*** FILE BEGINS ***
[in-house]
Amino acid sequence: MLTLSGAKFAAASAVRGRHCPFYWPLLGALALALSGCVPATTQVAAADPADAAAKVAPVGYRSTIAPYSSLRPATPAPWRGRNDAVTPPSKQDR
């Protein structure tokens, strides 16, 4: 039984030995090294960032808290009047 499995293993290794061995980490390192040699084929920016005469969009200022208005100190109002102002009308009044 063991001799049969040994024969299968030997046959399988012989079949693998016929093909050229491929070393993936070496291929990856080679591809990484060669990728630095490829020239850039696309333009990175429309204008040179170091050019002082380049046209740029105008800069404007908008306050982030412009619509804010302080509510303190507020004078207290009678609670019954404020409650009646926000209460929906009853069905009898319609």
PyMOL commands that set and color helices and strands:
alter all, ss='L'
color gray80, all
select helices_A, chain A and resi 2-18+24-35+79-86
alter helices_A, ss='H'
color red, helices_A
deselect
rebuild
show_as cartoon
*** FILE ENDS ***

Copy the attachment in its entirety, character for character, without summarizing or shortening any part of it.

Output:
[in-house]
Amino acid sequence: MLTLSGAKFAAASAVRGRHCPFYWPLLGALALALSGCVPATTQVAAADPADAAAKVAPVGYRSTIAPYSSLRPATPAPWRGRNDAVTPPSKQDR
């Protein structure tokens, strides 16, 4: 039984030995090294960032808290009047 499995293993290794061995980490390192040699084929920016005469969009200022208005100190109002102002009308009044 063991001799049969040994024969299968030997046959399988012989079949693998016929093909050229491929070393993936070496291929990856080679591809990484060669990728630095490829020239850039696309333009990175429309204008040179170091050019002082380049046209740029105008800069404007908008306050982030412009619509804010302080509510303190507020004078207290009678609670019954404020409650009646926000209460929906009853069905009898319609």
PyMOL commands that set and color helices and strands:
alter all, ss='L'
color gray80, all
select helices_A, chain A and resi 2-18+24-35+79-86
alter helices_A, ss='H'
color red, helices_A
deselect
rebuild
show_as cartoon